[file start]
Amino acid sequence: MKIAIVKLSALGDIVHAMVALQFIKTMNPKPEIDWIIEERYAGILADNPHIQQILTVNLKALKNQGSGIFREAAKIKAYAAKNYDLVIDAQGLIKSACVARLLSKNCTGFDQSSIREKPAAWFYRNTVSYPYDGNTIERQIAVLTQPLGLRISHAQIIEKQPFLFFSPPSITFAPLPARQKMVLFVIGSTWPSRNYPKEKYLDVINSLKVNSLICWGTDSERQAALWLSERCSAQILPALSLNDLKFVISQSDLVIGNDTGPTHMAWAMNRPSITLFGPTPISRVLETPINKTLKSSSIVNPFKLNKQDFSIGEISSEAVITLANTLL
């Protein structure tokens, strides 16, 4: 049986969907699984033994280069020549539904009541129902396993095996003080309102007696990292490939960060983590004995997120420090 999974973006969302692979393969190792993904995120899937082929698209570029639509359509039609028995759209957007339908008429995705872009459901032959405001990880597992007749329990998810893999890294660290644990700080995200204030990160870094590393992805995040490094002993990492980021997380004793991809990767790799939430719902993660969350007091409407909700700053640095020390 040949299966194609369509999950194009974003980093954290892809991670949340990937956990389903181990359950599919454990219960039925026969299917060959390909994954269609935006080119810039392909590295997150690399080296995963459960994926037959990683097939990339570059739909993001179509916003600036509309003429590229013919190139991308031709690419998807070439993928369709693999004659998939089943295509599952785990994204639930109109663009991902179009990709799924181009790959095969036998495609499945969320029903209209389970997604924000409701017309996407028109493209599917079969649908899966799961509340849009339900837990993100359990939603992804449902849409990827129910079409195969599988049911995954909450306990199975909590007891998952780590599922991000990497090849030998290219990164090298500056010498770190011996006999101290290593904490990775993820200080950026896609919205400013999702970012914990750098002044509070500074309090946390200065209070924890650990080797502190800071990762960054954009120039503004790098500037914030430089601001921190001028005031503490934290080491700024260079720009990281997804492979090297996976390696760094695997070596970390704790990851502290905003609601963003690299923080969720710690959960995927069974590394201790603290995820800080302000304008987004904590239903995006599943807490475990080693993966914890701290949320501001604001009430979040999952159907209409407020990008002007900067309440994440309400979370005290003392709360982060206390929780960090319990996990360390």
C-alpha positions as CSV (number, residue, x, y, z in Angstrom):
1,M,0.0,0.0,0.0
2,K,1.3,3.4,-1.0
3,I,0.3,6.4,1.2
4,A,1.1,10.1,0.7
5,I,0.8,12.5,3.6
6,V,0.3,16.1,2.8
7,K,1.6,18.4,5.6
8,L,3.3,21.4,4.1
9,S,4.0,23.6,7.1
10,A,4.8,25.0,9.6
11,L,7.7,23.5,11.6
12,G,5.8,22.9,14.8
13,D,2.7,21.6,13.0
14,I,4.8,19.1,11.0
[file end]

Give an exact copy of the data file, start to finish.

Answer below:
Amino acid sequence: MKIAIVKLSALGDIVHAMVALQFIKTMNPKPEIDWIIEERYAGILADNPHIQQILTVNLKALKNQGSGIFREAAKIKAYAAKNYDLVIDAQGLIKSACVARLLSKNCTGFDQSSIREKPAAWFYRNTVSYPYDGNTIERQIAVLTQPLGLRISHAQIIEKQPFLFFSPPSITFAPLPARQKMVLFVIGSTWPSRNYPKEKYLDVINSLKVNSLICWGTDSERQAALWLSERCSAQILPALSLNDLKFVISQSDLVIGNDTGPTHMAWAMNRPSITLFGPTPISRVLETPINKTLKSSSIVNPFKLNKQDFSIGEISSEAVITLANTLL
């Protein structure tokens, strides 16, 4: 049986969907699984033994280069020549539904009541129902396993095996003080309102007696990292490939960060983590004995997120420090 999974973006969302692979393969190792993904995120899937082929698209570029639509359509039609028995759209957007339908008429995705872009459901032959405001990880597992007749329990998810893999890294660290644990700080995200204030990160870094590393992805995040490094002993990492980021997380004793991809990767790799939430719902993660969350007091409407909700700053640095020390 040949299966194609369509999950194009974003980093954290892809991670949340990937956990389903181990359950599919454990219960039925026969299917060959390909994954269609935006080119810039392909590295997150690399080296995963459960994926037959990683097939990339570059739909993001179509916003600036509309003429590229013919190139991308031709690419998807070439993928369709693999004659998939089943295509599952785990994204639930109109663009991902179009990709799924181009790959095969036998495609499945969320029903209209389970997604924000409701017309996407028109493209599917079969649908899966799961509340849009339900837990993100359990939603992804449902849409990827129910079409195969599988049911995954909450306990199975909590007891998952780590599922991000990497090849030998290219990164090298500056010498770190011996006999101290290593904490990775993820200080950026896609919205400013999702970012914990750098002044509070500074309090946390200065209070924890650990080797502190800071990762960054954009120039503004790098500037914030430089601001921190001028005031503490934290080491700024260079720009990281997804492979090297996976390696760094695997070596970390704790990851502290905003609601963003690299923080969720710690959960995927069974590394201790603290995820800080302000304008987004904590239903995006599943807490475990080693993966914890701290949320501001604001009430979040999952159907209409407020990008002007900067309440994440309400979370005290003392709360982060206390929780960090319990996990360390």
C-alpha positions as CSV (number, residue, x, y, z in Angstrom):
1,M,0.0,0.0,0.0
2,K,1.3,3.4,-1.0
3,I,0.3,6.4,1.2
4,A,1.1,10.1,0.7
5,I,0.8,12.5,3.6
6,V,0.3,16.1,2.8
7,K,1.6,18.4,5.6
8,L,3.3,21.4,4.1
9,S,4.0,23.6,7.1
10,A,4.8,25.0,9.6
11,L,7.7,23.5,11.6
12,G,5.8,22.9,14.8
13,D,2.7,21.6,13.0
14,I,4.8,19.1,11.0